Pirates of Barbary: Corsairs, Conquests and Captivity in the 17-Century Mediterranean, by Adrian Tinniswood, sheds much needed light on who and what pirates actually were, and who and what they did. It debunks the stereotypical notion of Blackbeard with his talking parrot and his pieces of eight, as being a typical pirate. In the real world, piratry was a world of profiteering, slavery, butchery, brinkmanship and religion, with its players being a motley crew of Christians and Muslims from all walks of life. Adrian’s book brilliantly illuminates their world, and this world’s revelation will be a shock to you.
The period of history when pirates reigned was the 17th-century, and geographically they were to be feared from the Mediterranean, up the Western coast of Europe and spanning to Scandinavia and Northern America, and out across the expanse of the Barbary Coast (present-day Morocco, Algeria and Libya). Mostly though, and this is the focus of the book, they had their bases of operations all along the Barbary coast, especially the port city of Algiers, which was pirate-central.
Constantinople: The Last Great Siege, 1453 by Roger Crowley, is a history of the momentous struggle waged for the city of Constantinople (present-day Istanbul) in 1453. This was a real game-changer in historical terms, as it finally and utterly rested power in the region from the faltering Byzantium empire to the Ottoman Turks, and shut Christian Europe out in the process. It is also the history of the titanic and fatal battle of two great leaders, Sultan Mehmet II and Emperor Constantine XI.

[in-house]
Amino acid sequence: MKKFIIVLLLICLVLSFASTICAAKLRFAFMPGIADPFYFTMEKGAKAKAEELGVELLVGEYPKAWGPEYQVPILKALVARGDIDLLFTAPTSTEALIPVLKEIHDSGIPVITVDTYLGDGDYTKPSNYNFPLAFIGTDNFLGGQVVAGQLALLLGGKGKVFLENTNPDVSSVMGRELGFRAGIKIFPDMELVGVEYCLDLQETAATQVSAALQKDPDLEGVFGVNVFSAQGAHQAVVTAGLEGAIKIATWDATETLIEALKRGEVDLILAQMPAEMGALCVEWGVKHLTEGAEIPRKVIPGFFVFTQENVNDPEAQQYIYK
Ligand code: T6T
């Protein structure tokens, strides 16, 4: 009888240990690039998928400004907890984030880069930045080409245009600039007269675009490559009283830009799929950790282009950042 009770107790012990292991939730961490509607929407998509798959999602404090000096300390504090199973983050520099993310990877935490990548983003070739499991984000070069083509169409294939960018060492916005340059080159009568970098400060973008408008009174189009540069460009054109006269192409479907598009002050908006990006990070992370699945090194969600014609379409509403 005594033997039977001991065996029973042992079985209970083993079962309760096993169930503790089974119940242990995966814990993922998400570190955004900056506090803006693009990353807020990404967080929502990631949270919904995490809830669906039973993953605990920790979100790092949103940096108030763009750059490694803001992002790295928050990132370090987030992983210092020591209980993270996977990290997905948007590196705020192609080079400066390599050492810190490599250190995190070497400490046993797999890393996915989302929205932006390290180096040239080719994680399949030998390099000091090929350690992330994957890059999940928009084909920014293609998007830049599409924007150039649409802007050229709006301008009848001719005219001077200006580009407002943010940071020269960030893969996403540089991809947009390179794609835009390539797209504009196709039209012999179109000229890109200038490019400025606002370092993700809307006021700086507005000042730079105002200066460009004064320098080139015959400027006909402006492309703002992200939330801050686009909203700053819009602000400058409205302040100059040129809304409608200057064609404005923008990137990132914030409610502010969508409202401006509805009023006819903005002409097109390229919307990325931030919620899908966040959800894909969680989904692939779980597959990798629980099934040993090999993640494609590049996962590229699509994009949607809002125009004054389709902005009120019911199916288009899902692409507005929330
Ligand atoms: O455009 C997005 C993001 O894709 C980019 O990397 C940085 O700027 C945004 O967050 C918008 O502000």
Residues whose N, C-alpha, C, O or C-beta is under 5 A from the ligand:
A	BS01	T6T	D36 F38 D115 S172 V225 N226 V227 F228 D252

Constantinople, sitting as it did on the Bosphorous sea, was a massive and natural fortress. Indeed, it had proved impervious to previous mostly Muslim and other assaults, except for one crucial and brutal sacking of the city by Christian Crusaders in 1204. So it was possibly with no great alarm that the Emperor Constantine and Constantinople’s inhabitants viewed the approach of the young Sultan’s army – that however was soon to change, once they realised the extent of the army, and the iron will of the Sultan.
The New Nobility – The Restoration of Russia’s Security State and the Enduring Legacy of the KGB, is a book that delivers exactly what its title promises. This is a very brave work, written in English by Russian journalists Andrei Soldatov and Irina Borogan. I don’t say “brave” lightly, when you consider the fate of so many Russian journalists, lawyers or human rights activists who dare challenge or question Putin’s establishment in today’s Russia. Indeed, reading a little online about the authors, they have experienced their share of harassment prior to authoring this work, including involuntary “visits” to Lefortovo prison – one hopes that this literary work will not be used as an excuse for more of the same against them.
Kurt Vonnegut, the late American science fiction writer, served in the U.S army in World War II, was captured and imprisoned by the German army in Dresden, and therefore witnessed the fire-bombing of that city by the Allies in February 1945. Slaughterhouse 5 is the book he felt compelled to write about this massacre, being turned as he said into a figurative “pillar of salt” in its aftermath. It is also his rejection of war of any kind in its entirety, and should be considered a classic “anti-war” book, as well as a testimony to the bombing of civilian innocents in Dresden.